My take: if he constantly had to cancel on you, maybe he legitimately has been insanely busy and therefore feeling a ton of pressure at work. Taking a jab at his self-image at a moment when maybe he feels like he’s the only one keeping the computers in the office running may have hit him a lot harder than you intended, or even harder than he would’ve taken it at any other time.

    I’ve had that happen before, where I was having a crappy day or feeling frustrated by work stuff and a joke I normally would’ve enjoyed from a coworker I liked set me off. Maybe that’s what happened here?

  21. OP

    I’d just like to thank everybody who wrote in with their thoughts – I’ve read and appreciated each one, even if I didn’t respond. The comments, along with AAM’s answer, have given me a ton of new perspective, and I’m really feeling much better about this situation. :)

    May we all go forth and have direct, unambiguous and pleasant social exchanges!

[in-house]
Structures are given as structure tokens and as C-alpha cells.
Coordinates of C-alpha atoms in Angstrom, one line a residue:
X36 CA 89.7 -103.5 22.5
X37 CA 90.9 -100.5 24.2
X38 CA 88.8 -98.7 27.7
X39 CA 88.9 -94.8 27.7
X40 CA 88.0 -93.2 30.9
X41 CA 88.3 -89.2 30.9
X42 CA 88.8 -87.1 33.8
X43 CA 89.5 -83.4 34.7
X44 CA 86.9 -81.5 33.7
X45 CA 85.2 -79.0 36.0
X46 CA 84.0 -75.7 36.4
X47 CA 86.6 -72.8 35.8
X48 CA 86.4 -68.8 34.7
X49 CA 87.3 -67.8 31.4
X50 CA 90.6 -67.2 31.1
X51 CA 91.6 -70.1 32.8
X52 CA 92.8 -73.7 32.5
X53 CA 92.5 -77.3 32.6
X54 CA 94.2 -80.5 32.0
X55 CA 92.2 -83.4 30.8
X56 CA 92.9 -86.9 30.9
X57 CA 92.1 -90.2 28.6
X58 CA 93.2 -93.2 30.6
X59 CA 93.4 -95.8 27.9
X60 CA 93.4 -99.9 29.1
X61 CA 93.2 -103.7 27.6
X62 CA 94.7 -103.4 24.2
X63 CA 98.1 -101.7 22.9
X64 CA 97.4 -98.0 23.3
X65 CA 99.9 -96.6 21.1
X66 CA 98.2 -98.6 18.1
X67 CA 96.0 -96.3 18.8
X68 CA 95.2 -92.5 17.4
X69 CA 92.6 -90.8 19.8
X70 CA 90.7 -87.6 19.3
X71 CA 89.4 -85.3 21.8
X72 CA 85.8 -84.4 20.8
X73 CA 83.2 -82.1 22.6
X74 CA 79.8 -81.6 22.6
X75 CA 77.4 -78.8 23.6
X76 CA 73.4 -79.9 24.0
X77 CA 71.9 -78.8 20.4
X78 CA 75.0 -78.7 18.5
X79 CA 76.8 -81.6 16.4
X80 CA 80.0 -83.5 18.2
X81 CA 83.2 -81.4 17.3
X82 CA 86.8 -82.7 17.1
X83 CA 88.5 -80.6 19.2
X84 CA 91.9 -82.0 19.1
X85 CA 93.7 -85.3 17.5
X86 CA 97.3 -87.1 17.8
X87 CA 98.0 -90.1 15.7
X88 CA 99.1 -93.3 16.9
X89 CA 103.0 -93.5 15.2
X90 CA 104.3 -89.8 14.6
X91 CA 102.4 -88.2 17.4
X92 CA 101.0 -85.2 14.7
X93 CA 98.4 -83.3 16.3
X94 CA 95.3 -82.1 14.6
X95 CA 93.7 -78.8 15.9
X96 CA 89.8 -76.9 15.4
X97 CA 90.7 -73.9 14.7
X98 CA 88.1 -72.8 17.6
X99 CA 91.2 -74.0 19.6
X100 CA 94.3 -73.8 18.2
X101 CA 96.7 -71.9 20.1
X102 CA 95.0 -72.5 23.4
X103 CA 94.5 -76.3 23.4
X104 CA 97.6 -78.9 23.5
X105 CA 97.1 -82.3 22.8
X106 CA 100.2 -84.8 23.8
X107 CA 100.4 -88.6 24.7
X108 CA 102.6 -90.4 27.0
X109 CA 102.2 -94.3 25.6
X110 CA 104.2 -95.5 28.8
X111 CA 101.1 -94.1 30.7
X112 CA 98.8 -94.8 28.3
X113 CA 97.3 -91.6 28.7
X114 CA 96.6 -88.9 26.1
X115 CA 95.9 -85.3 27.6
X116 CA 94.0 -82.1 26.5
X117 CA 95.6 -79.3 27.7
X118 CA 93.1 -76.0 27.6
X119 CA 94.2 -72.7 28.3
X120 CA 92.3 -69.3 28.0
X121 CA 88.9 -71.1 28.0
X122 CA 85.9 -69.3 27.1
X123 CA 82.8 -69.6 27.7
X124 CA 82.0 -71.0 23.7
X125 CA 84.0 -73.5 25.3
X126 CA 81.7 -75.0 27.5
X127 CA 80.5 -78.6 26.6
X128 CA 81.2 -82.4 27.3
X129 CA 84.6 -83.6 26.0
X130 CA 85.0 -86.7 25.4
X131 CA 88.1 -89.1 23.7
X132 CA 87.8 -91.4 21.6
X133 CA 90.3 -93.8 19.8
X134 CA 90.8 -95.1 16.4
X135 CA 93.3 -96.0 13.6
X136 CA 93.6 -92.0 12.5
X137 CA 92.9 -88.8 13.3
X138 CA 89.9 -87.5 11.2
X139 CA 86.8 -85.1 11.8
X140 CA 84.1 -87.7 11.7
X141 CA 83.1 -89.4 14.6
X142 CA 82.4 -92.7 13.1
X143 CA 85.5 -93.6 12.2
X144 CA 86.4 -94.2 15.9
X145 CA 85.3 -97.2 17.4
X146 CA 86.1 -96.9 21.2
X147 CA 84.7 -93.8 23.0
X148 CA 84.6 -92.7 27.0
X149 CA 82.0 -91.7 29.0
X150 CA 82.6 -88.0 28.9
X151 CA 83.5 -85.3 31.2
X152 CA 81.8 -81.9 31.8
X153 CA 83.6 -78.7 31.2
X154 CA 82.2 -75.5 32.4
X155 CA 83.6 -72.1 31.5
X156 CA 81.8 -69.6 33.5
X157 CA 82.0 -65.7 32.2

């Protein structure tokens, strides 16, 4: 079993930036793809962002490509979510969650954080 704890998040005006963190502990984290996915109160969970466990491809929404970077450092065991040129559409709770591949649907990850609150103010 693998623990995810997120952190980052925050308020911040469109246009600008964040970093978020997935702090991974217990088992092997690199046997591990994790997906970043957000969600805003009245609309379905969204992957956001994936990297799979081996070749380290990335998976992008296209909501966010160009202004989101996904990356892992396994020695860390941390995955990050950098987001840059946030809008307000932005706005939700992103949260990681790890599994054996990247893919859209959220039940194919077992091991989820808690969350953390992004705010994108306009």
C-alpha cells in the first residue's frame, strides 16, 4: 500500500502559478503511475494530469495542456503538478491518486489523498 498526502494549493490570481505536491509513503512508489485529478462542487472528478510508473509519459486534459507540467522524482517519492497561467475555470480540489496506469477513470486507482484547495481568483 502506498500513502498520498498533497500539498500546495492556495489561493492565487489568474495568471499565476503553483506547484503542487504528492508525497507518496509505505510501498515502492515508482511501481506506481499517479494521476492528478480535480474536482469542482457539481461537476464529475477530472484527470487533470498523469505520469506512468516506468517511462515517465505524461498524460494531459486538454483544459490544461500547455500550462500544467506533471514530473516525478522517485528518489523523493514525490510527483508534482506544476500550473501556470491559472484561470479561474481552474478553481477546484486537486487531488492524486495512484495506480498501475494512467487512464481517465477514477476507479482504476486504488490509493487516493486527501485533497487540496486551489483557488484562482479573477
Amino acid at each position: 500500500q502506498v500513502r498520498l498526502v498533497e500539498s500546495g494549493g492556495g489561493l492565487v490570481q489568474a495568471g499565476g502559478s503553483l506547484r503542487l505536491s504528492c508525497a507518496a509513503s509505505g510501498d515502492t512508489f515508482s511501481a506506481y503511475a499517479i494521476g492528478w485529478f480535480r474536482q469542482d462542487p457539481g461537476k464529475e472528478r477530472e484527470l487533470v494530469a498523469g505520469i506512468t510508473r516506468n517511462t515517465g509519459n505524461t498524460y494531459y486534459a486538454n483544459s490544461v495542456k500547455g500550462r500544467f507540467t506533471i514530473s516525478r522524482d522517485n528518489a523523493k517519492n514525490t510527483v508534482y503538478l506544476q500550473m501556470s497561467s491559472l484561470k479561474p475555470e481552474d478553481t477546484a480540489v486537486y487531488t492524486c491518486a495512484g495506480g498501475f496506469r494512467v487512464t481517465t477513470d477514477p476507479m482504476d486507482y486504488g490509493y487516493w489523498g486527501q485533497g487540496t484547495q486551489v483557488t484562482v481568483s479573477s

22. A Cita

    All these speculations are highly entertaining! Quite enjoying the read. But, Occam’s razor, people. Occam’s razor. :)

  23. Kiwi

    OP, you ever heard of “negging”? It’s a flirting technique used by creepy fellas in which they run a woman down (with a friendly smile and a wink), the intention being to cause her to try to disprove whatever the “neg” was (e.g. “up herself”, “too good for me”, “don’t read intellectual books”) … by talking to him/being friendly with him.

    It probably wasn’t your intention, but your “self important” comment could come off a bit neggy, in context of the spurned lunch date. Perhaps that is how he perceived it and it made him bristle.

    I’d back off and give him the space he seems to want. Keep it completely professional and cordial from here on out.

    Learn from this, but don’t take it to heart. These misunderstandings happen to everyone at some point. Learn and move on.